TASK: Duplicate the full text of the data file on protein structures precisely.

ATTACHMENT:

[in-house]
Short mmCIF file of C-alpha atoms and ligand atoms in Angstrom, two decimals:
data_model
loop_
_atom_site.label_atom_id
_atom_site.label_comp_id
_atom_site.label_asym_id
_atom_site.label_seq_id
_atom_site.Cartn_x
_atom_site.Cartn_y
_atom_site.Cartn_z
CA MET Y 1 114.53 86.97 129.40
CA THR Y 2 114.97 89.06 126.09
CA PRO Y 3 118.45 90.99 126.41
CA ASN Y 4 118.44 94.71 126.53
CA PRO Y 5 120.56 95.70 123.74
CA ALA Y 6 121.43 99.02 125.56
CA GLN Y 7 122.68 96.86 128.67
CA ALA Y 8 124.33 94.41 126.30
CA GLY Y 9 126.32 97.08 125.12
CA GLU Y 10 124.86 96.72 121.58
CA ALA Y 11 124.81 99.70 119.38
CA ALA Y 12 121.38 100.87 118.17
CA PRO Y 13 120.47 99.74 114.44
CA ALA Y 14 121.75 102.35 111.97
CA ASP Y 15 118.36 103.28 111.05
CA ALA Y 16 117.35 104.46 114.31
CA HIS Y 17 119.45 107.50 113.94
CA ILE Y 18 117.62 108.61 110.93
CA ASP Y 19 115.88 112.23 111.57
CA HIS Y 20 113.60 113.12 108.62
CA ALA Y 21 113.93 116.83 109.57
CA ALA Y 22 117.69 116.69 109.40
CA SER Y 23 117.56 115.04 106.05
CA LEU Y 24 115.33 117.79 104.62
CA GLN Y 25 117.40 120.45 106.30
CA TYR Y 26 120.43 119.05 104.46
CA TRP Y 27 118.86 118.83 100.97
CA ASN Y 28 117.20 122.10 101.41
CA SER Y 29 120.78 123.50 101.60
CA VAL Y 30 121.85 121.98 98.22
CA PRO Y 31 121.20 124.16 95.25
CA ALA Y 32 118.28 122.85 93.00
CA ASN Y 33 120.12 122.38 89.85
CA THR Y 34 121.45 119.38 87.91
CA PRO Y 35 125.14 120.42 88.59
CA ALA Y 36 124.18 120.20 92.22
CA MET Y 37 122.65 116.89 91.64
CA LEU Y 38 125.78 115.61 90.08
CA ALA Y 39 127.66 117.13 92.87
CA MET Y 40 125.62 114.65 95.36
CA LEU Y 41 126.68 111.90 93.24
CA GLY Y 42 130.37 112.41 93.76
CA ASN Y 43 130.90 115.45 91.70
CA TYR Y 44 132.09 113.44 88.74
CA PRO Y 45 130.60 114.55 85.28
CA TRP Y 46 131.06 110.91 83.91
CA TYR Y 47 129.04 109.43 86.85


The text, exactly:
[in-house]
Short mmCIF file of C-alpha atoms and ligand atoms in Angstrom, two decimals:
data_model
loop_
_atom_site.label_atom_id
_atom_site.label_comp_id
_atom_site.label_asym_id
_atom_site.label_seq_id
_atom_site.Cartn_x
_atom_site.Cartn_y
_atom_site.Cartn_z
CA MET Y 1 114.53 86.97 129.40
CA THR Y 2 114.97 89.06 126.09
CA PRO Y 3 118.45 90.99 126.41
CA ASN Y 4 118.44 94.71 126.53
CA PRO Y 5 120.56 95.70 123.74
CA ALA Y 6 121.43 99.02 125.56
CA GLN Y 7 122.68 96.86 128.67
CA ALA Y 8 124.33 94.41 126.30
CA GLY Y 9 126.32 97.08 125.12
CA GLU Y 10 124.86 96.72 121.58
CA ALA Y 11 124.81 99.70 119.38
CA ALA Y 12 121.38 100.87 118.17
CA PRO Y 13 120.47 99.74 114.44
CA ALA Y 14 121.75 102.35 111.97
CA ASP Y 15 118.36 103.28 111.05
CA ALA Y 16 117.35 104.46 114.31
CA HIS Y 17 119.45 107.50 113.94
CA ILE Y 18 117.62 108.61 110.93
CA ASP Y 19 115.88 112.23 111.57
CA HIS Y 20 113.60 113.12 108.62
CA ALA Y 21 113.93 116.83 109.57
CA ALA Y 22 117.69 116.69 109.40
CA SER Y 23 117.56 115.04 106.05
CA LEU Y 24 115.33 117.79 104.62
CA GLN Y 25 117.40 120.45 106.30
CA TYR Y 26 120.43 119.05 104.46
CA TRP Y 27 118.86 118.83 100.97
CA ASN Y 28 117.20 122.10 101.41
CA SER Y 29 120.78 123.50 101.60
CA VAL Y 30 121.85 121.98 98.22
CA PRO Y 31 121.20 124.16 95.25
CA ALA Y 32 118.28 122.85 93.00
CA ASN Y 33 120.12 122.38 89.85
CA THR Y 34 121.45 119.38 87.91
CA PRO Y 35 125.14 120.42 88.59
CA ALA Y 36 124.18 120.20 92.22
CA MET Y 37 122.65 116.89 91.64
CA LEU Y 38 125.78 115.61 90.08
CA ALA Y 39 127.66 117.13 92.87
CA MET Y 40 125.62 114.65 95.36
CA LEU Y 41 126.68 111.90 93.24
CA GLY Y 42 130.37 112.41 93.76
CA ASN Y 43 130.90 115.45 91.70
CA TYR Y 44 132.09 113.44 88.74
CA PRO Y 45 130.60 114.55 85.28
CA TRP Y 46 131.06 110.91 83.91
CA TYR Y 47 129.04 109.43 86.85